What is Bad about Bad Brute Luck? – An Intergenerational Puzzle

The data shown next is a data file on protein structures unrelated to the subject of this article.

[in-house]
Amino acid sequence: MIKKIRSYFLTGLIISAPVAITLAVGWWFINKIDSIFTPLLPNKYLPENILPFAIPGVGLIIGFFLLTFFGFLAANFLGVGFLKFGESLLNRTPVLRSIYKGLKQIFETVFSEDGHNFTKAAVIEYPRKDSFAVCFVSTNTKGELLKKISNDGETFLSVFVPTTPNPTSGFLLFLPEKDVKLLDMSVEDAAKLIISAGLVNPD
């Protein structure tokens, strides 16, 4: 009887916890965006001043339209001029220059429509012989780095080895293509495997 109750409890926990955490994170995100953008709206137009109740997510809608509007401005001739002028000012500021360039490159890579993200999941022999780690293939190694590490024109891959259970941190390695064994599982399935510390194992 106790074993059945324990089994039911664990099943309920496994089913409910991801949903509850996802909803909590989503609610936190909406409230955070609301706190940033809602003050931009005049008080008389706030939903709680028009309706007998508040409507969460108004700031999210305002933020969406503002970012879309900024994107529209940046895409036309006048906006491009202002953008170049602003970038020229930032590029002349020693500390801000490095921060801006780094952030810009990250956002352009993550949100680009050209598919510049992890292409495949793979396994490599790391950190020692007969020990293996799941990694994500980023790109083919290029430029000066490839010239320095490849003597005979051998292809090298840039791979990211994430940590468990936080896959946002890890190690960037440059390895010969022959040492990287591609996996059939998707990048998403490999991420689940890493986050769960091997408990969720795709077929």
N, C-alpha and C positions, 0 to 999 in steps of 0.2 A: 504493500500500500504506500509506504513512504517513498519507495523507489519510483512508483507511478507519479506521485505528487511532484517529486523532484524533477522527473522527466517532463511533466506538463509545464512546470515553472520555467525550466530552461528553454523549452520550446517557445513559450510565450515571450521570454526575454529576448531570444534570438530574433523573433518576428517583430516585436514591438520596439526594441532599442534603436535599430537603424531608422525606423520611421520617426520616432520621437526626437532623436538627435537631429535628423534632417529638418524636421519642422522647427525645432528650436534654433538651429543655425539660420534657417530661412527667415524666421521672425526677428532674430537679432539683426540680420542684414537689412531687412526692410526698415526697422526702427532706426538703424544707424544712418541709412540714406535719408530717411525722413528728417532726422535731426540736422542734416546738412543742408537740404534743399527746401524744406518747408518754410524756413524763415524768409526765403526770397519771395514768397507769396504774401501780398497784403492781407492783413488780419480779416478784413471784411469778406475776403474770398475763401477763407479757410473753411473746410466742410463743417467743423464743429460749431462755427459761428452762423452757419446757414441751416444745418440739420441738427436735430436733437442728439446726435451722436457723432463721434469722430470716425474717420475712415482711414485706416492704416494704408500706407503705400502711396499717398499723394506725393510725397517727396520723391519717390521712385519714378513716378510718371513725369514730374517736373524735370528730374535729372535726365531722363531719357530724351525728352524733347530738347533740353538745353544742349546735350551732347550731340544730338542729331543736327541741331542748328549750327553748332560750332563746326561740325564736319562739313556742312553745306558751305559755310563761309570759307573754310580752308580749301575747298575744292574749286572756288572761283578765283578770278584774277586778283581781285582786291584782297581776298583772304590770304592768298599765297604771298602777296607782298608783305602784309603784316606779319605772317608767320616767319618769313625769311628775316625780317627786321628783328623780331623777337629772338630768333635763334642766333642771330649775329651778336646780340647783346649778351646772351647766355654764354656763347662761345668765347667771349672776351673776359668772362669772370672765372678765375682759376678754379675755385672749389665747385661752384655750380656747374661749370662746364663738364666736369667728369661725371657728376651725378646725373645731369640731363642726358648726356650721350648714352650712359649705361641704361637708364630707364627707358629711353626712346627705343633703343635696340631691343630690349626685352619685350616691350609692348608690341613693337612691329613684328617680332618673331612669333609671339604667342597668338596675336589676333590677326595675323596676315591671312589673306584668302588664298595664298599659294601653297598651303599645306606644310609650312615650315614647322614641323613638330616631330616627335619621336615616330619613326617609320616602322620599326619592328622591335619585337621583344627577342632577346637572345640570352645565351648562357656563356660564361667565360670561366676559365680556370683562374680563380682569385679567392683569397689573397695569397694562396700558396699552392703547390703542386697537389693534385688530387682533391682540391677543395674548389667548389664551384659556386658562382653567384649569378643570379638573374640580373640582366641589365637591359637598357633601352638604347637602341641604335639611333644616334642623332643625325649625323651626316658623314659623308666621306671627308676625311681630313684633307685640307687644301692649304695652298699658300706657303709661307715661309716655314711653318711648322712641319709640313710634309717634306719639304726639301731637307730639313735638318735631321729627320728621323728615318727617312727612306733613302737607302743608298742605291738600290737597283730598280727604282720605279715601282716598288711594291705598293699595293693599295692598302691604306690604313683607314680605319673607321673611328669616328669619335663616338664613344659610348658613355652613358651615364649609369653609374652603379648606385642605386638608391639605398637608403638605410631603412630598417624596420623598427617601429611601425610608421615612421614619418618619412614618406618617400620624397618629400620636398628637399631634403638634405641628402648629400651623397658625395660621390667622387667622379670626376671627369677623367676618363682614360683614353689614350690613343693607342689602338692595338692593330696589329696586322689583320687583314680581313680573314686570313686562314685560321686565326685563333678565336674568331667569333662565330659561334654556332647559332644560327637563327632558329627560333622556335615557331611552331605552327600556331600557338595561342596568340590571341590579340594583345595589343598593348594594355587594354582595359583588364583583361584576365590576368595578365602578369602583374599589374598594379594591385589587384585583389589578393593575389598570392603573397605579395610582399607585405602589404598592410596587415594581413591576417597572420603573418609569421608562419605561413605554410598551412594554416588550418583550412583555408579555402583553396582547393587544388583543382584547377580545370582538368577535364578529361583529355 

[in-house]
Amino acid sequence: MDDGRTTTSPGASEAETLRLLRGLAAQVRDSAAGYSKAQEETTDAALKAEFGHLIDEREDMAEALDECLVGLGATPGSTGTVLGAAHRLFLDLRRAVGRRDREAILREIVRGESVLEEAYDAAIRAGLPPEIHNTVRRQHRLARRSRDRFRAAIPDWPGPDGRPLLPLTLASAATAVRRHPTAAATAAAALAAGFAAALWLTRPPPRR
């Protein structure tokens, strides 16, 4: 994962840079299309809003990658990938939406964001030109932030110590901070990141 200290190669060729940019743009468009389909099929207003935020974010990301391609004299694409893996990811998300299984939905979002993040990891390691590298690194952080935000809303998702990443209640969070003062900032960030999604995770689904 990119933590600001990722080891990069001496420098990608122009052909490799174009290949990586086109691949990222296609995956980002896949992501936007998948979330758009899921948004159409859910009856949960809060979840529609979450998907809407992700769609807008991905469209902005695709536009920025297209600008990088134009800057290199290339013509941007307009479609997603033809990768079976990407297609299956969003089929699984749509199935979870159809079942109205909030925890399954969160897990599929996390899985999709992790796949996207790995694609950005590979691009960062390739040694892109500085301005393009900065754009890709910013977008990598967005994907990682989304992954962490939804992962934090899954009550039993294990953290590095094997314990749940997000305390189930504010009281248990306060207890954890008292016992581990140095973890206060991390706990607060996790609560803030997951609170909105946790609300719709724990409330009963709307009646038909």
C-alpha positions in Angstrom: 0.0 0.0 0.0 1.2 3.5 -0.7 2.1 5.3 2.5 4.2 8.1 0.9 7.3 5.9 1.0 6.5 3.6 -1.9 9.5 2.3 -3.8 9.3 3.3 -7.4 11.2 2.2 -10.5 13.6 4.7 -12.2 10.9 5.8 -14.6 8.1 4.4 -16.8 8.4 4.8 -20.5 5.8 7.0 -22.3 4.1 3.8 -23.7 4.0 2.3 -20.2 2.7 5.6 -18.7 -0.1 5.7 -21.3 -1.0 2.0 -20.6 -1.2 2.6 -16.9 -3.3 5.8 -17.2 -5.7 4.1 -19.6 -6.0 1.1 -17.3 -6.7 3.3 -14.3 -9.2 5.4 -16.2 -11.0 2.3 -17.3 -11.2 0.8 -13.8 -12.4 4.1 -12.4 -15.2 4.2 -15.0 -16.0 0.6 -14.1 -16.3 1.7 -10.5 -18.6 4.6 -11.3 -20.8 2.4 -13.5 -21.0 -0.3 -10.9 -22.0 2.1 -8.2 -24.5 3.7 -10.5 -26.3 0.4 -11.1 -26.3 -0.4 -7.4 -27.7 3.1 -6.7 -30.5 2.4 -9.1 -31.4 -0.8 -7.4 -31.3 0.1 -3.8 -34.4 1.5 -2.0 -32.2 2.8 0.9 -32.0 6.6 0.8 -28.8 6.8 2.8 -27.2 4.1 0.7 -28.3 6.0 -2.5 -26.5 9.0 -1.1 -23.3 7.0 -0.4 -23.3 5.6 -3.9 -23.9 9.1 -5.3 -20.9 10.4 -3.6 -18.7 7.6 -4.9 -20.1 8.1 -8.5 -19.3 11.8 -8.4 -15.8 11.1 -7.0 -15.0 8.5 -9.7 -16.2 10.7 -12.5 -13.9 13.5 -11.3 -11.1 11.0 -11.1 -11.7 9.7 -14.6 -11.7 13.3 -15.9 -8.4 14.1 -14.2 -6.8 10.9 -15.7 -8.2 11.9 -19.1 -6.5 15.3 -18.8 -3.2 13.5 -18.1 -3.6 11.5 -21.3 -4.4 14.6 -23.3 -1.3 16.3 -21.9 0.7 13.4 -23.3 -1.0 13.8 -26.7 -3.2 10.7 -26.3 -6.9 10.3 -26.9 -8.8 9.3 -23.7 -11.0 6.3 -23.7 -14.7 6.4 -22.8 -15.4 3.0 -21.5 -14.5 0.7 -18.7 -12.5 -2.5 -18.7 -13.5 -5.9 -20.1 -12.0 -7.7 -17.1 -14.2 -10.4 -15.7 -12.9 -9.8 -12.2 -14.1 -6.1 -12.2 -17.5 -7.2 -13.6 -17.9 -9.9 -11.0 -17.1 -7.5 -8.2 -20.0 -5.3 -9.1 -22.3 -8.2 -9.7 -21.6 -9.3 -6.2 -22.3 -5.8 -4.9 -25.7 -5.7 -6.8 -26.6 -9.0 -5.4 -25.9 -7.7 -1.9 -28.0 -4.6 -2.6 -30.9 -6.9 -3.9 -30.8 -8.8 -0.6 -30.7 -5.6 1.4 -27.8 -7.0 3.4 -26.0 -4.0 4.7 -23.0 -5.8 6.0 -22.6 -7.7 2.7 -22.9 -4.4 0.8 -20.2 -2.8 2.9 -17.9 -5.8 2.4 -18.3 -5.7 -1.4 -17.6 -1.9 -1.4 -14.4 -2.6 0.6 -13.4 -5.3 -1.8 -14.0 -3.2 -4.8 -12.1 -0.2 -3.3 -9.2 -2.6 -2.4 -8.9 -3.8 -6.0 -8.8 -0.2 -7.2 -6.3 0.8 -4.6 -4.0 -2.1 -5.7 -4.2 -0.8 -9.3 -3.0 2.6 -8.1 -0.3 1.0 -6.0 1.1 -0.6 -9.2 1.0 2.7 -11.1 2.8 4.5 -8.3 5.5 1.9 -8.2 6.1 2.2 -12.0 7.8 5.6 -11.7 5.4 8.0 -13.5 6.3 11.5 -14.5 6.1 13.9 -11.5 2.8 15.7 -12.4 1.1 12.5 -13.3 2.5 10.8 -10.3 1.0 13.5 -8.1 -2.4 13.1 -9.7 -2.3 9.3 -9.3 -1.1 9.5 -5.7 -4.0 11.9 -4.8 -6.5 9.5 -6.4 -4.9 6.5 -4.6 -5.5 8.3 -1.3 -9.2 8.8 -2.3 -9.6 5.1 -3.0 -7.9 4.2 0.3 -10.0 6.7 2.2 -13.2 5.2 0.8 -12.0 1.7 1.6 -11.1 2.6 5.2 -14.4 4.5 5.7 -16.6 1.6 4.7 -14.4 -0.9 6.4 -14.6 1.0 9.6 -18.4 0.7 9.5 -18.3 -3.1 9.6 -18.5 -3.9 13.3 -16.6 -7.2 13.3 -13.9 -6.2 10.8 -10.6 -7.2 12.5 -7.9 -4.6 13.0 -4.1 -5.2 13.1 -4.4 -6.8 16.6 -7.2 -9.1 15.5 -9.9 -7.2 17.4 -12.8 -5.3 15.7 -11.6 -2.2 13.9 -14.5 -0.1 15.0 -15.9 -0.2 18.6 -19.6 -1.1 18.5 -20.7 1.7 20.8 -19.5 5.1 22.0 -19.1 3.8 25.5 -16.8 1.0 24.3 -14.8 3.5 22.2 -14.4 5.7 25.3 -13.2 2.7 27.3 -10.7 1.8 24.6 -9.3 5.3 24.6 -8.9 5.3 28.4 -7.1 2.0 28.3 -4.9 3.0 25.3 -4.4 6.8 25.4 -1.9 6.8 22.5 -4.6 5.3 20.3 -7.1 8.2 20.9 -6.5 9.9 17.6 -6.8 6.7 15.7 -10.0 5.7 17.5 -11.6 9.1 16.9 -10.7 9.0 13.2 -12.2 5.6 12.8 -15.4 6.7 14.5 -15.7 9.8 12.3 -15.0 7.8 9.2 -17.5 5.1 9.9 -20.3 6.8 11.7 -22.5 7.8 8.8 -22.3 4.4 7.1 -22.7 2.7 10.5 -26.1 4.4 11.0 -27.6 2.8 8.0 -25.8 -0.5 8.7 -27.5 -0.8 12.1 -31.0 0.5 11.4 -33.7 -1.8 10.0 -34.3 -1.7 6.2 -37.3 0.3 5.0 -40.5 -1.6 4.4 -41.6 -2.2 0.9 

Luck egalitarians hold that, where possible, the distribution of goods should not be affected by brute luck, i.e. That people should not be made ‘worse off through no fault or choice of their own’. In this essay, I wish to consider two competing ways in which this claim can be interpreted. One approach is that brute luck is in itself bad and luck egalitarians should try to neutralise brute luck directly. The second is that whilst there is nothing intrinsically bad about brute luck, its effects upon the distribution of goods can be bad so that luck egalitarians should try to neutralise these effects. I illustrate the difference between these two views with an example of the intergenerational effects of brute luck. In such cases, the brute luck of one generation may be a direct consequence of the choices of previous generations, choices for which this generations cannot be held responsible. Intuitively a luck egalitarian might be drawn in this case towards the view that there is nothing bad about this kind of brute luck and that only its effects upon the distribution of goods are worth neutralising. However, this approach is not without its problems. I finish by illustrating two such difficulties, that neutralising only the distributional effects of bad brute luck may offer no escape from its injustice and that it may subvert to the moral purposes of those involved, even if these are compatible with luck egalitarianism. Whilst I do not think that these difficulties are insurmountable for luck egalitarianism, I conclude that they greatly diminish the moral motivation behind it, making it less appealing for this kind of case.